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Sipp provider faces uncertain future as more complaints come in

Sipp provider Carey Pensions has been accused of due diligence failings over an unregulated investment firm in the latest in a string of Financial Ombudsman Service complaints.

Carey posted a loss of £153,800 in 2016 due to an increase in claims. The firm said the loss was due to “a number of complaints and legal cases relating to some historic business which is now being run down” and says these “relate to investments into Sipp made on an execution only basis in the period 2011-13”.

In a FOS decision seen by Money Marketing, the business is criticised for taking a “piecemeal approach” to due diligence in its dealings with unregulated Spanish business Commercial Land and Property Brokers.

The FOS says if Carey had carried out appropriate due diligence at the start of its dealings with the firm, it would have discovered its director Terence Wright was on the regulator’s “persons to avoid” list.

The complaint investigated by the FOS found that Carey had raised concerns that Commercial Land was offering consumers cash incentives for transferring their pensions twice before terminating its agreement to do business with the firm.

One consumer, who was cold-called by Commercial Land, transferred their pension cash value into a Sipp, which was then invested in unregulated investments after being “promised big returns”.

These were Storefirst, a UK self-storage unit facility, and Gas Verdant, which offered returns from plots of farmland in Australia.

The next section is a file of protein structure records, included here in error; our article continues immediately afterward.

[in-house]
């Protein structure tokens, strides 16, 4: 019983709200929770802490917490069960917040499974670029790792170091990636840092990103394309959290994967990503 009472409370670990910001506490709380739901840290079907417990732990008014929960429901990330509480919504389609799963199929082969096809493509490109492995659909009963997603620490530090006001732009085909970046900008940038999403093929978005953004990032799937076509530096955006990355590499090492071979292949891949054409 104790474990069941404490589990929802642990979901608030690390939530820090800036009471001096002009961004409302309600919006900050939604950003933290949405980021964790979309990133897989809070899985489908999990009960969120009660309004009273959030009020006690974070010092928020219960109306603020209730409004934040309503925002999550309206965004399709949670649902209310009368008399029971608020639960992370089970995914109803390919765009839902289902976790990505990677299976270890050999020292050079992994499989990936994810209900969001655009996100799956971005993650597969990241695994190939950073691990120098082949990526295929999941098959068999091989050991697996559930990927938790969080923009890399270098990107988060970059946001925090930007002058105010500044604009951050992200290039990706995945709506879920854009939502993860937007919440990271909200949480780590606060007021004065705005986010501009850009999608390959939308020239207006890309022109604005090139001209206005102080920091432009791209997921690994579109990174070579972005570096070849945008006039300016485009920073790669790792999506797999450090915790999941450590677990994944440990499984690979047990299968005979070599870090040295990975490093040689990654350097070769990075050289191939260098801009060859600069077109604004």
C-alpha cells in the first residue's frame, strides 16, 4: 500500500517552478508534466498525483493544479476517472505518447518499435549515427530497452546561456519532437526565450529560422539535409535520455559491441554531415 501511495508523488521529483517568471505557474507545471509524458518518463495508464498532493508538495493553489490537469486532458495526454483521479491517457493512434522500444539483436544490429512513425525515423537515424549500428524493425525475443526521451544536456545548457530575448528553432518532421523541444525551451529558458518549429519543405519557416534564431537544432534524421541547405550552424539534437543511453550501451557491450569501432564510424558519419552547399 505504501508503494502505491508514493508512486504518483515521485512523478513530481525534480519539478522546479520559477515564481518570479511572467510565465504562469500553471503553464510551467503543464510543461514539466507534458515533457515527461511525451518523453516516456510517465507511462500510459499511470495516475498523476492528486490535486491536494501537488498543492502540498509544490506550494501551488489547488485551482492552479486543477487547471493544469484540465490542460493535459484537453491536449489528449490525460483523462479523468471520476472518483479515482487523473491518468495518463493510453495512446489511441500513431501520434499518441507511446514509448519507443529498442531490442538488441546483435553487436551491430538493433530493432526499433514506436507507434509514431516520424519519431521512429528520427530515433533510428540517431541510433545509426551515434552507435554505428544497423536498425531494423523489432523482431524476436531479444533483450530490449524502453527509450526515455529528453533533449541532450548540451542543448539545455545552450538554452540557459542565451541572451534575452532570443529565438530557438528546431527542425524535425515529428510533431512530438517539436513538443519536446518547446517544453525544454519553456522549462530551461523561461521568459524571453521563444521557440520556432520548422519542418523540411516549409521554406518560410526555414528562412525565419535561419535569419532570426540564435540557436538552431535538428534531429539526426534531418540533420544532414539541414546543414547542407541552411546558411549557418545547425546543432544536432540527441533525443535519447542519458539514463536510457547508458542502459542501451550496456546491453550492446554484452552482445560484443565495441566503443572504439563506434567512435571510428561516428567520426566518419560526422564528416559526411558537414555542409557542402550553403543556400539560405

Carey said it could not be responsible for the decision to transfer the pension because it is was made on an execution-only basis and it not permitted to provide advice.

The firm, which set up an agreement with Commercial Land in August 2011, carried out due diligence including a background check on two of the firm’s representatives; speaking to the firm in December 2011 about the high portion of business it had introduced which related to the transfer of final salary schemes and the payment of “cash back” incentives; and asking for a copy of its accounts and passports of the directors in March and April 2012.

The FOS says that while Carey did carry out “significant” due diligence, it took a “piecemeal approach”, accepting business from Commercial Land in the meantime.

It says: “[Carey] should have done all of these things before accepting business from Commercial Land. I believe if it had carried out the above actions at the outset, it should have concluded it shouldn’t accept business from Commercial Land.”

It adds that had the firm carried out due diligence, it would have seen an FSA warning about Commercial Land director Terence Wright. In October 2010, the regulator published a warning about Wright that he had been providing financial services or products in the UK without authorisation.

The FSA said he was “not authorised by us but has been targeting people in the UK.”

Carey terminated its agreement with Commercial Land in May 2012, ten days after it conducted a background check on Terence Wright.

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Comments

There are 2 comments at the moment, we would love to hear your opinion too.

  1. If you say “execution only” to FOS it will be taken not as a defence but an instruction as to what you want them to do with you.

  2. https://www.jameshay.co.uk/media/4159/partnership-sipp-permitted-investments-list.pdf sets out the range of investments permitted via James Hay’s SIPP. Any SIPP provider not using a similar list, and refusing point blank to accommodate anything outside it, is all but inviting trouble further down the line.

    Why, as a SIPP provider, would you want to get involved with anyone who’s been conned into believing that they can somehow defy the laws of economic gravity by investing in wildly off-piste direct investments, particularly overseas ones?

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